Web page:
One technological application is revolutionizing the way college students absorb lectures, after an interdisciplinary effort led to the invention of LearningClues. The brainchild of Professor Perry Samson, Ph.D., the application combines A.I. with natural language processing to deliver study guides on-demand.
LearningClues supports students seeking help with their studies by providing easily searchable lecture videos and contextual links to topics discussed in class. When instructors add LearningClues in Canvas the application is capable of mining class videos to identify key terms to produce a single, searchable database. That database which is available only to the instructors and students in the course can be tapped anytime, whether a student is studying for an exam or applying a concept they learned to the real world.
Learning from Machine Learning
“In surveys of students we’ve learned that study guides are offered in only about 15% of courses while about 85% of students would welcome study guides to help focus their study,” said Samson, an Arthur Thurnau Professor in the U-M Department of Climate and Space Sciences and Engineering. “The question of ‘what should I study?’ is not uncommon, particularly in the first year or two of college. LearningClues analyzes what’s being said in class and/or visually presented in class. We are then able to use artificial intelligence to identify what we believe are the important words being discussed, and we index that in all these courses.”
The indexed terms stay in the database, so that students can search in their courses to find the exact moment in class videos when a concept was introduced. A video clip pops up and delivers the information directly to the student. If the instructor wishes, LearningClues can also mine the documents and links they’ve included in their Canvas site and link students to those resources automatically when topics discussed in class are mentioned in those documents or links. LearningClues can also point students to the appropriate pages in their textbook for a particular keyword or concept.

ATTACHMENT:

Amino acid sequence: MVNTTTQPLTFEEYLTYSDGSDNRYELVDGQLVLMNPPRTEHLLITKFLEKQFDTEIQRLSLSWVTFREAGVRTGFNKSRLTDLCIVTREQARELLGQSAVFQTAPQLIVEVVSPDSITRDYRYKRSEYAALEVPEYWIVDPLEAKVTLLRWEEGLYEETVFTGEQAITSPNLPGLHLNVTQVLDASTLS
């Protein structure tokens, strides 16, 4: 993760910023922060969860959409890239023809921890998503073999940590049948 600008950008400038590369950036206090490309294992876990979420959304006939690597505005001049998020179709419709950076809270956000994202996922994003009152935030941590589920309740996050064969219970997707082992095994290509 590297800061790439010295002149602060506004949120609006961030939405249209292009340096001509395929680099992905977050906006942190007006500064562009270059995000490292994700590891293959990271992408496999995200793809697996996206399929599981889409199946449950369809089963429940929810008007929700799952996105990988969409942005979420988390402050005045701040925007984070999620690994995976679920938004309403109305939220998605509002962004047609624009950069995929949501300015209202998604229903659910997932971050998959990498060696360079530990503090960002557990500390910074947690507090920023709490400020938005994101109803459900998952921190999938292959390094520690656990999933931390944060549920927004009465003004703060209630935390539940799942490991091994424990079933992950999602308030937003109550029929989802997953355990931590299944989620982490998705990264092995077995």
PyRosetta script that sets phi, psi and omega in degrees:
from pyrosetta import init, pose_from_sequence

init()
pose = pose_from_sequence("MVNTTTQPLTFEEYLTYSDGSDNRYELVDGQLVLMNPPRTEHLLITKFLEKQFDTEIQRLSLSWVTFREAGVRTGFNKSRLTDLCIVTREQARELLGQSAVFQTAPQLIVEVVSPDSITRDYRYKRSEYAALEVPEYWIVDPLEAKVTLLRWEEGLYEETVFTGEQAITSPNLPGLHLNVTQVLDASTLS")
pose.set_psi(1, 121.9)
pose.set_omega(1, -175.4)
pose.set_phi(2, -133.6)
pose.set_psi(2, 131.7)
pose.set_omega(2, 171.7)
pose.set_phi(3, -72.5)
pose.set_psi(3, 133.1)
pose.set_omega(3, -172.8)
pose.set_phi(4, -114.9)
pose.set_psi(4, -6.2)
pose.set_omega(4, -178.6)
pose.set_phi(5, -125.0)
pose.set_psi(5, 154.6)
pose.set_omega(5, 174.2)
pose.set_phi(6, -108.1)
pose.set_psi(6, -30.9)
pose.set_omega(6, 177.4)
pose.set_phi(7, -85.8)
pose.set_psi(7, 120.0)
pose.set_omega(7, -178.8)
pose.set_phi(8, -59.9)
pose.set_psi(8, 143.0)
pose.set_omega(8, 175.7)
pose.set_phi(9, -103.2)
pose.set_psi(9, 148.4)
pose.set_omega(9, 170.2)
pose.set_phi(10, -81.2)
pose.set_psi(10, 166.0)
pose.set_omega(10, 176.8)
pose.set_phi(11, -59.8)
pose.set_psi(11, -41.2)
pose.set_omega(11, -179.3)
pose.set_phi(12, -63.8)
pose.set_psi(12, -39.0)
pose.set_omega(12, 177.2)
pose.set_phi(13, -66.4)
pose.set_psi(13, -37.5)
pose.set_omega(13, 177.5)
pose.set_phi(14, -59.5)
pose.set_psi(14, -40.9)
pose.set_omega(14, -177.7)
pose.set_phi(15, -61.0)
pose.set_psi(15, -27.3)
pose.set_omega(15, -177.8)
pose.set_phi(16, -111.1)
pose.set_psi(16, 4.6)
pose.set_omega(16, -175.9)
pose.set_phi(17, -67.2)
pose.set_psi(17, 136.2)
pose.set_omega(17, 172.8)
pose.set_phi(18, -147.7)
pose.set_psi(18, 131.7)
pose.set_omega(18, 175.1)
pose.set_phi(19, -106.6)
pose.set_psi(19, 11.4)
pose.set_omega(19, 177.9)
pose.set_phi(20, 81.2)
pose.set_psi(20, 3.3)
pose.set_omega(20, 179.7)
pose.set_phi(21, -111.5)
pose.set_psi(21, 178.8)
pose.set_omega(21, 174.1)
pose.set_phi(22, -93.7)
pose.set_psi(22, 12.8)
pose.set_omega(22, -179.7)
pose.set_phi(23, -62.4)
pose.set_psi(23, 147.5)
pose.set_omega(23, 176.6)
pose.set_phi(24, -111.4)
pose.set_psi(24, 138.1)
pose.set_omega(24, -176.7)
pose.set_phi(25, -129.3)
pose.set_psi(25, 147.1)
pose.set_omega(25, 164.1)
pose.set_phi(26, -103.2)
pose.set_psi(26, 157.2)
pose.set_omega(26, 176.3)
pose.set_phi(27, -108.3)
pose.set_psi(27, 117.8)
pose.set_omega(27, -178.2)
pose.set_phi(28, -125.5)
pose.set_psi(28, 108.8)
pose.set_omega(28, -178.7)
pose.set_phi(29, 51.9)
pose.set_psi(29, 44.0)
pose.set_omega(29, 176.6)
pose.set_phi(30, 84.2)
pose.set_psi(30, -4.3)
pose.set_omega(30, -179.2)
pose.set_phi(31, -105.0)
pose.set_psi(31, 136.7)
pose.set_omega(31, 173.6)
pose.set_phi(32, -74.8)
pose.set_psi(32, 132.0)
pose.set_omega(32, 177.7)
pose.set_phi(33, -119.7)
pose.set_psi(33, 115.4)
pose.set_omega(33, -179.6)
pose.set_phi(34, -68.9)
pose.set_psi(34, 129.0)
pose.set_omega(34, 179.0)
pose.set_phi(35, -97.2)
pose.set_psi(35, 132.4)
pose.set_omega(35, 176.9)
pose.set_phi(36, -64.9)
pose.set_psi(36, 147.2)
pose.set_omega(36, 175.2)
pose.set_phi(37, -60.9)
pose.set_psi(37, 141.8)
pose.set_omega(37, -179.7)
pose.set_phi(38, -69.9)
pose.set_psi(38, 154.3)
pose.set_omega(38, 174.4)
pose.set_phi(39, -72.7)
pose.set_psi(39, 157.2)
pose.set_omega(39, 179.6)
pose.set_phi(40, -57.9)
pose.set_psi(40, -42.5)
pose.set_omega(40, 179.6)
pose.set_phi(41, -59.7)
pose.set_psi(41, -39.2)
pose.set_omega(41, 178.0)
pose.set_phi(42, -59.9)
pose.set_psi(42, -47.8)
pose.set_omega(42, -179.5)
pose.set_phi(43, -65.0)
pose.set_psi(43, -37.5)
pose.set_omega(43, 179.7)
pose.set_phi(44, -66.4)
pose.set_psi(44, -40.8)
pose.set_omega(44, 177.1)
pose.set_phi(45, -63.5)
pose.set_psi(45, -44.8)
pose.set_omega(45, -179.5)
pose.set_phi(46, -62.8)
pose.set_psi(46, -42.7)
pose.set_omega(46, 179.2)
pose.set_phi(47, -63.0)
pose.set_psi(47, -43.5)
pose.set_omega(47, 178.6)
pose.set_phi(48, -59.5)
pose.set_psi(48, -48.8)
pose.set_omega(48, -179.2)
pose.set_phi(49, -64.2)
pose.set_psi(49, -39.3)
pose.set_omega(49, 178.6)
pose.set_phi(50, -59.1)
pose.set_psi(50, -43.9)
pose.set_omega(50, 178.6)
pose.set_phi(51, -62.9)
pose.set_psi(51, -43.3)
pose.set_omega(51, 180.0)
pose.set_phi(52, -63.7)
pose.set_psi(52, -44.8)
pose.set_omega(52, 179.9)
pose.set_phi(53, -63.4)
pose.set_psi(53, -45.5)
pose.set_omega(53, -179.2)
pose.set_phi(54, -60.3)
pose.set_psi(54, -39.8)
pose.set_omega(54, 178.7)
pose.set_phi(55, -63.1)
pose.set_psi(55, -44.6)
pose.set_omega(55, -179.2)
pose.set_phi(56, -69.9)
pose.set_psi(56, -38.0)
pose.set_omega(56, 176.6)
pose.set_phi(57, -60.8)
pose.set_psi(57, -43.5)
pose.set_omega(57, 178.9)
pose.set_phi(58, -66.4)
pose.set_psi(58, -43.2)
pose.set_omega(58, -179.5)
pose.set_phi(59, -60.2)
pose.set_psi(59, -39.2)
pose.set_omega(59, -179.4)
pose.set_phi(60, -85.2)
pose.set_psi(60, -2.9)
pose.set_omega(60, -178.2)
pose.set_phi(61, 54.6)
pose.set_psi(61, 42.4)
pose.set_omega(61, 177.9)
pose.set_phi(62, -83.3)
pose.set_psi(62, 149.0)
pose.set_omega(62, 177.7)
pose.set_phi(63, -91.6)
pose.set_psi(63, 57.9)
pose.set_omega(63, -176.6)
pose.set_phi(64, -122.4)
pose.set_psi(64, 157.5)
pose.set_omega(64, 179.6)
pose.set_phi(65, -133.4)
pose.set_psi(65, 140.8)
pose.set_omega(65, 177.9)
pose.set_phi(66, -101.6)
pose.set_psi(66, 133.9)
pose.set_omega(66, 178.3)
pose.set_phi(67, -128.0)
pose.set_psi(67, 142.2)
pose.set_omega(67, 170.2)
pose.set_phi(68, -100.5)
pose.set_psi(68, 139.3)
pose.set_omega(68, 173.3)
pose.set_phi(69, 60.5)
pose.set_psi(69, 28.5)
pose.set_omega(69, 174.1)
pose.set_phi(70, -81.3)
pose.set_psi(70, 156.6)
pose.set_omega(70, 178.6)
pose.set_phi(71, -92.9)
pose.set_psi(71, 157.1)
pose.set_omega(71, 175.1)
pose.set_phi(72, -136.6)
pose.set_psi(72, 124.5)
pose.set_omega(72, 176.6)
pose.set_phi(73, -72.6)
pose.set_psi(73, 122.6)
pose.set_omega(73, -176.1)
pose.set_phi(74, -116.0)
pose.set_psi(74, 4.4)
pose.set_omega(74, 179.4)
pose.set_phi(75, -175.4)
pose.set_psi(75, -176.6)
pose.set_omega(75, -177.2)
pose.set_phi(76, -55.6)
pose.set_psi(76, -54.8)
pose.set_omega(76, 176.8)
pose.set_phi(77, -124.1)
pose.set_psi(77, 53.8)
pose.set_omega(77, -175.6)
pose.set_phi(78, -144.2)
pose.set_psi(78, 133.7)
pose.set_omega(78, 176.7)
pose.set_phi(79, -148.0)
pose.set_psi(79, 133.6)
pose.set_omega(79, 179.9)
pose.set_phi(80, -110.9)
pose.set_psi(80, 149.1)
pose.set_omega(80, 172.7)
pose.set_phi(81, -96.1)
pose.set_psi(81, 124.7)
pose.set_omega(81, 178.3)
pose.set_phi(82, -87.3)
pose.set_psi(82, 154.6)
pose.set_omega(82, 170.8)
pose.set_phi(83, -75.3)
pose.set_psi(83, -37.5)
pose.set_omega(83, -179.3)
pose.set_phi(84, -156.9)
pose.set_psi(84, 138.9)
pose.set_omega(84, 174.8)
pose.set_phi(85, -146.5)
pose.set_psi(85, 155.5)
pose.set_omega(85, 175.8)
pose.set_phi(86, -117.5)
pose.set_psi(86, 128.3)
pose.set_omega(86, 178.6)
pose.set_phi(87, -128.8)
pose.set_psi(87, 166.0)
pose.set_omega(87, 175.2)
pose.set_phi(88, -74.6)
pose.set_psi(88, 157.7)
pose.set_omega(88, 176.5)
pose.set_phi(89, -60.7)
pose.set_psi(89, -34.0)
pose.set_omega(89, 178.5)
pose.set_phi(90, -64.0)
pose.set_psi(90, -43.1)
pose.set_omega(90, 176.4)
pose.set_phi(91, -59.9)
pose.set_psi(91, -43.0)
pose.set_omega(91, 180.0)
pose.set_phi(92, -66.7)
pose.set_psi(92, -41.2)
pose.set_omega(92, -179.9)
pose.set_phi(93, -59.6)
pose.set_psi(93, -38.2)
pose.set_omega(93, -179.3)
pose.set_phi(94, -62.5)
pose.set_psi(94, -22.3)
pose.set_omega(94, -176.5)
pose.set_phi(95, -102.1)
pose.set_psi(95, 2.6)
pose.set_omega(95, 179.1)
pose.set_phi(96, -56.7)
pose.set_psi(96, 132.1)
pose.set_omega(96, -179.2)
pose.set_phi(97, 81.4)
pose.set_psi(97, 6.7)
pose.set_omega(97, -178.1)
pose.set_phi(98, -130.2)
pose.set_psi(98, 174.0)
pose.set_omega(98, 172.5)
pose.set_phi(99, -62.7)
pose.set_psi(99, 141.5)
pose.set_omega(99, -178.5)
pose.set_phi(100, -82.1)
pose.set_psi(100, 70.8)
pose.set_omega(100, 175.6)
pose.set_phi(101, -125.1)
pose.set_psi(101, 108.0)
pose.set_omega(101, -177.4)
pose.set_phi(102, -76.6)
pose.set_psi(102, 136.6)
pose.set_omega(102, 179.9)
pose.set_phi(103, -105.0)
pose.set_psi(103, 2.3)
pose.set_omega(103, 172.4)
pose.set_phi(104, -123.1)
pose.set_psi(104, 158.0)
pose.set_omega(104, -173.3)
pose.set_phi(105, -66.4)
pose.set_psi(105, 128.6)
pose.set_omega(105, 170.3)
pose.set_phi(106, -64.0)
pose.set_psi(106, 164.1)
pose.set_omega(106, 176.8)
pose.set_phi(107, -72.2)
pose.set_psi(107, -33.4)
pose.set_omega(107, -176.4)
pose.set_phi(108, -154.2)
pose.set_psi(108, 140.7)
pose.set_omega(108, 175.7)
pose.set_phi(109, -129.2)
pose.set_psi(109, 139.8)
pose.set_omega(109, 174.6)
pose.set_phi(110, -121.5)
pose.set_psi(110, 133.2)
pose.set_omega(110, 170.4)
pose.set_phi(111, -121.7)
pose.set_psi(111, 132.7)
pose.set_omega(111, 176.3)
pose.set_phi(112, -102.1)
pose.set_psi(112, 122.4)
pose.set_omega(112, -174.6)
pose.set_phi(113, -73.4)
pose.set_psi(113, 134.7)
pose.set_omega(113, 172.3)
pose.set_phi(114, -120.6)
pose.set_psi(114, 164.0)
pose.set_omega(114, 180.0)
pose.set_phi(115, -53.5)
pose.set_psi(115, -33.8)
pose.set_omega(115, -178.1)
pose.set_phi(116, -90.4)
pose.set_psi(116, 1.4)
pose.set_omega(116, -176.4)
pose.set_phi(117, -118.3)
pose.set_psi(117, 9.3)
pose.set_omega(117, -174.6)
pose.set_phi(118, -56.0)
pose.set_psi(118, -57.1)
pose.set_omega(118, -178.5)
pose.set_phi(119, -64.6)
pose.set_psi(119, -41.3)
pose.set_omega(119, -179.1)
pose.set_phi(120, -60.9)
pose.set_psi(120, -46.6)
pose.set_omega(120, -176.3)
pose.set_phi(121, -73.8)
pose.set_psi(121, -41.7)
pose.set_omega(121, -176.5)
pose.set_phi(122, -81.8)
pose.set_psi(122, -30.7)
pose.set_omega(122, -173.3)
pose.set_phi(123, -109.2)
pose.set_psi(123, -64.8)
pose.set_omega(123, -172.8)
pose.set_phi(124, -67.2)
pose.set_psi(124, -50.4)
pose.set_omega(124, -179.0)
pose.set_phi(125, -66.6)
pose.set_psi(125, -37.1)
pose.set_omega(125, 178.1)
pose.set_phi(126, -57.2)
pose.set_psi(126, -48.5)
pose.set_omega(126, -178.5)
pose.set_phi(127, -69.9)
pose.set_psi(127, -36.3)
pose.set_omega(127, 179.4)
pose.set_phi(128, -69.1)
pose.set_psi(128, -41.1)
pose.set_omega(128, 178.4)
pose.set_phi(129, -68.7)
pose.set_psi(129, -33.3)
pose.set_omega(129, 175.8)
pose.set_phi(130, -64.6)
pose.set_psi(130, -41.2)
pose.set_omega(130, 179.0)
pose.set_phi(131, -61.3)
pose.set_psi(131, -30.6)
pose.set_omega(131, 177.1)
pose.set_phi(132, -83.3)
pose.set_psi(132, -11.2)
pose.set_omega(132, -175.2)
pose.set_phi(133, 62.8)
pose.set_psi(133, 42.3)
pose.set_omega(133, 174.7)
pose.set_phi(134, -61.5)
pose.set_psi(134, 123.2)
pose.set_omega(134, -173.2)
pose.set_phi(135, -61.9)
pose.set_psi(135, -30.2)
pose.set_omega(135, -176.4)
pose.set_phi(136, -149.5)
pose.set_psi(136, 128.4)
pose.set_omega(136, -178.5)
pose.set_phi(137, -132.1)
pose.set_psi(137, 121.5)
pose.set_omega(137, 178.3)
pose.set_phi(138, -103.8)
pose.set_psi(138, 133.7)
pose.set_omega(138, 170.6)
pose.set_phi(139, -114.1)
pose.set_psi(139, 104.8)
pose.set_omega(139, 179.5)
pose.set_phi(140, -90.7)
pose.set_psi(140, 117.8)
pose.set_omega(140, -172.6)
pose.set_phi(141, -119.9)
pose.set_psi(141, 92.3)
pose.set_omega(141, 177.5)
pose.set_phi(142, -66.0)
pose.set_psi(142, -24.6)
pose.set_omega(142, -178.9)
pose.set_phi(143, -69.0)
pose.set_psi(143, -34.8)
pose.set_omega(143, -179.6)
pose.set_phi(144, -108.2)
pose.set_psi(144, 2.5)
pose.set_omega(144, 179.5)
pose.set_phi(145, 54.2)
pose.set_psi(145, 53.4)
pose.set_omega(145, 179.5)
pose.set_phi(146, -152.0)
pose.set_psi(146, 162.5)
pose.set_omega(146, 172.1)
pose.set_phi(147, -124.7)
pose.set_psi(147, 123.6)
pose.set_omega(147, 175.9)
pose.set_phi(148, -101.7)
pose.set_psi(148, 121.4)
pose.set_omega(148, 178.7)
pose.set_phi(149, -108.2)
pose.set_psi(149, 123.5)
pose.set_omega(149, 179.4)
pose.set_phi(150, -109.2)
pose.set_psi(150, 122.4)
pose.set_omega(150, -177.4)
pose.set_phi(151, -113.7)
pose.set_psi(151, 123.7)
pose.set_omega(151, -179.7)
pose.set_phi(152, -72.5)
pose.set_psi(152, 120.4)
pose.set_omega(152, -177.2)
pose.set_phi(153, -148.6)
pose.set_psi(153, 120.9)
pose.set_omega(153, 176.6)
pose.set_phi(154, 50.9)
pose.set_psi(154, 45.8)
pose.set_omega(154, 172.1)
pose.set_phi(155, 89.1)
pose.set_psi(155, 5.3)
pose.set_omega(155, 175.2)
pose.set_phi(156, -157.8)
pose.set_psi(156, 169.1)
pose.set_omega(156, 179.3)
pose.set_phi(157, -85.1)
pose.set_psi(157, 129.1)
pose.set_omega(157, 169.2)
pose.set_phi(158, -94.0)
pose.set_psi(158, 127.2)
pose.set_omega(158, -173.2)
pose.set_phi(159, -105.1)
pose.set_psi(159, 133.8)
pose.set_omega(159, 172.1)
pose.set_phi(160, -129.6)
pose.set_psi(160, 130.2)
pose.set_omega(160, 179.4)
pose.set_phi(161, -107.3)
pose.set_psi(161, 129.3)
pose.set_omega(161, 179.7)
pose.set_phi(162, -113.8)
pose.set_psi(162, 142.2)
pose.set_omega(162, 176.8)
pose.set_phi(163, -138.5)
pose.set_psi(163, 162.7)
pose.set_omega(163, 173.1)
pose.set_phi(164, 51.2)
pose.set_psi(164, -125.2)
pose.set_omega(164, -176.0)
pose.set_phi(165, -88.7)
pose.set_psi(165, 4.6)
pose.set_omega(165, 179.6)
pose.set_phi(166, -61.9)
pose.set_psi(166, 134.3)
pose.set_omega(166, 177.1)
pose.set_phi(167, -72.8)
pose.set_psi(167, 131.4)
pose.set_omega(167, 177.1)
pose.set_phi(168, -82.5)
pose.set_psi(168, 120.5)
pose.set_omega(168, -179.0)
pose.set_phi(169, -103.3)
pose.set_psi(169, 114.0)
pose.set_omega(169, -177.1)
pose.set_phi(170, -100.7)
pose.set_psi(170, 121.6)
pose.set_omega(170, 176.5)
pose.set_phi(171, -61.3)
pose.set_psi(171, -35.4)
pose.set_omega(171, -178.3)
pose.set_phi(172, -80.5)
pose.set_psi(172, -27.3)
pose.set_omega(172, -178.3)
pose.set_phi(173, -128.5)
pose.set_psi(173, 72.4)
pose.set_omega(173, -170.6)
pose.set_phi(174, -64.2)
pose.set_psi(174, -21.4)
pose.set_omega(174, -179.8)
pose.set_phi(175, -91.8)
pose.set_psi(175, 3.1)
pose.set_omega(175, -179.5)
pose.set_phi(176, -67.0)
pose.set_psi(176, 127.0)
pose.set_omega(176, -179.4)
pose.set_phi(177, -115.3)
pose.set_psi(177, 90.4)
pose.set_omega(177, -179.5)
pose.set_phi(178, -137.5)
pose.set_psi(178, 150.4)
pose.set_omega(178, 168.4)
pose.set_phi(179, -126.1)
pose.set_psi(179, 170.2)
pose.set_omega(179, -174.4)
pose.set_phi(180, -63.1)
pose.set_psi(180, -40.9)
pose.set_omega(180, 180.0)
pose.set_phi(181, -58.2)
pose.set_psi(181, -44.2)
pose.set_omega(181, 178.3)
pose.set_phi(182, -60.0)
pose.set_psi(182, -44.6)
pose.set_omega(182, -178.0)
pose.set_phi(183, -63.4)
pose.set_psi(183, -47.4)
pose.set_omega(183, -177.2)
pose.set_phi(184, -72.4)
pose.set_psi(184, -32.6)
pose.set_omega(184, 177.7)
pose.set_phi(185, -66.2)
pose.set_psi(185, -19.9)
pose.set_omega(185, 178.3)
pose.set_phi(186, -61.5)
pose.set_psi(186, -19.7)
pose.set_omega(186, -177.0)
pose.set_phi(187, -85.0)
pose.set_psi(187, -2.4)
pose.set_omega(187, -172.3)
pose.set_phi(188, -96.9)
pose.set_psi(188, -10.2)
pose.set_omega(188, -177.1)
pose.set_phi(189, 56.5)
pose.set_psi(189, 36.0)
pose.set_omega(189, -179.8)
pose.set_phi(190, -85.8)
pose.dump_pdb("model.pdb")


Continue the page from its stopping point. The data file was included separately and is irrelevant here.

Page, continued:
“It becomes a way for students to find information more efficiently,” said Samson. “Students are often challenged by competing demands on their time and welcome ways to be more efficient in their studies.”
The application goes beyond providing this invaluable database. It’s also programmed to create study guides automatically, with no human direction required.
“Since we are actively indexing what’s being said in class, we can then collect which words were discussed on any given day or time period,” said Samson. “In our new study guide application the words discussed over a period of the student’s selection are aggregated producing an automatically generated set of flashcards.”
Reverse-Engineering the College Course
The LearningClues application was provided in over 400 courses in the University of Michigan’s College of Engineering during the winter semester, and it will be released in the Master of Applied Data Science program in 2023. In the long term, the vision is to make the technology available to colleges and universities everywhere. It is available now at the University of Michigan and will be released to several universities across the U.S. in the coming months.
“What we’re attempting is to reverse-engineer the learning objectives of the course using AI,” said Samson. “Based on what’s being discussed in a course we estimate what discipline it represents and identify terms and concepts that are commonly associated with that discipline. Instructors can, of course, overrule or edit the list of AI chosen key terms if they wish but it’s our goal to support students whether instructors choose to actively participate or not. ”